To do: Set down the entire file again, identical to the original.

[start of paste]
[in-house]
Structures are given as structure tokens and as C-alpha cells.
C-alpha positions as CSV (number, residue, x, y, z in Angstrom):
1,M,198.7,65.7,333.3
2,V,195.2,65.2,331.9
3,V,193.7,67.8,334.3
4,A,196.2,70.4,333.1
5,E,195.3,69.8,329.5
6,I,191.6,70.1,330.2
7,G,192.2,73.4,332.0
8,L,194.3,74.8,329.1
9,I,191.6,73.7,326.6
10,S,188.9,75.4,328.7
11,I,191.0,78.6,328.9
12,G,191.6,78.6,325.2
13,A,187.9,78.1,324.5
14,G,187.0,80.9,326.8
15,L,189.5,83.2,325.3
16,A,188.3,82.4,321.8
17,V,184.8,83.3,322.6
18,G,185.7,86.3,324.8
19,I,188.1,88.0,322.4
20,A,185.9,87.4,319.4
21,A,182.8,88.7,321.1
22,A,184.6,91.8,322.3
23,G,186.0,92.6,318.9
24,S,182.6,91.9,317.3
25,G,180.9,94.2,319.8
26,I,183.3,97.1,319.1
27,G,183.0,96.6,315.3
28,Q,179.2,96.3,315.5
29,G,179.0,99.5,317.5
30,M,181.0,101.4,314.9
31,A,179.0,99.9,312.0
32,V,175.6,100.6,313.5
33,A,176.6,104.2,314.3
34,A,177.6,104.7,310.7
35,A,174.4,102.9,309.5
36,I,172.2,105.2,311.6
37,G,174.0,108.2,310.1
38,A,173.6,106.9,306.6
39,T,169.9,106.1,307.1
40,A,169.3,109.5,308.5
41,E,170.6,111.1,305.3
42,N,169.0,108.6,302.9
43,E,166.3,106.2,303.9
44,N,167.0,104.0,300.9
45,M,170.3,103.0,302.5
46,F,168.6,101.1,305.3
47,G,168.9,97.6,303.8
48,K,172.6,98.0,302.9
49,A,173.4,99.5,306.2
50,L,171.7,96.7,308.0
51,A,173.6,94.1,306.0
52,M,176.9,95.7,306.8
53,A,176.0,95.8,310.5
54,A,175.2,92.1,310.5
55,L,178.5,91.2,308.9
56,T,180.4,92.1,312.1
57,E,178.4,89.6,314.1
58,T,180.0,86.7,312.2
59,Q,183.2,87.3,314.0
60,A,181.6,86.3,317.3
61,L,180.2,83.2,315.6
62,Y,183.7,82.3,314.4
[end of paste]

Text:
[in-house]
Structures are given as structure tokens and as C-alpha cells.
C-alpha positions as CSV (number, residue, x, y, z in Angstrom):
1,M,198.7,65.7,333.3
2,V,195.2,65.2,331.9
3,V,193.7,67.8,334.3
4,A,196.2,70.4,333.1
5,E,195.3,69.8,329.5
6,I,191.6,70.1,330.2
7,G,192.2,73.4,332.0
8,L,194.3,74.8,329.1
9,I,191.6,73.7,326.6
10,S,188.9,75.4,328.7
11,I,191.0,78.6,328.9
12,G,191.6,78.6,325.2
13,A,187.9,78.1,324.5
14,G,187.0,80.9,326.8
15,L,189.5,83.2,325.3
16,A,188.3,82.4,321.8
17,V,184.8,83.3,322.6
18,G,185.7,86.3,324.8
19,I,188.1,88.0,322.4
20,A,185.9,87.4,319.4
21,A,182.8,88.7,321.1
22,A,184.6,91.8,322.3
23,G,186.0,92.6,318.9
24,S,182.6,91.9,317.3
25,G,180.9,94.2,319.8
26,I,183.3,97.1,319.1
27,G,183.0,96.6,315.3
28,Q,179.2,96.3,315.5
29,G,179.0,99.5,317.5
30,M,181.0,101.4,314.9
31,A,179.0,99.9,312.0
32,V,175.6,100.6,313.5
33,A,176.6,104.2,314.3
34,A,177.6,104.7,310.7
35,A,174.4,102.9,309.5
36,I,172.2,105.2,311.6
37,G,174.0,108.2,310.1
38,A,173.6,106.9,306.6
39,T,169.9,106.1,307.1
40,A,169.3,109.5,308.5
41,E,170.6,111.1,305.3
42,N,169.0,108.6,302.9
43,E,166.3,106.2,303.9
44,N,167.0,104.0,300.9
45,M,170.3,103.0,302.5
46,F,168.6,101.1,305.3
47,G,168.9,97.6,303.8
48,K,172.6,98.0,302.9
49,A,173.4,99.5,306.2
50,L,171.7,96.7,308.0
51,A,173.6,94.1,306.0
52,M,176.9,95.7,306.8
53,A,176.0,95.8,310.5
54,A,175.2,92.1,310.5
55,L,178.5,91.2,308.9
56,T,180.4,92.1,312.1
57,E,178.4,89.6,314.1
58,T,180.0,86.7,312.2
59,Q,183.2,87.3,314.0
60,A,181.6,86.3,317.3
61,L,180.2,83.2,315.6
62,Y,183.7,82.3,314.4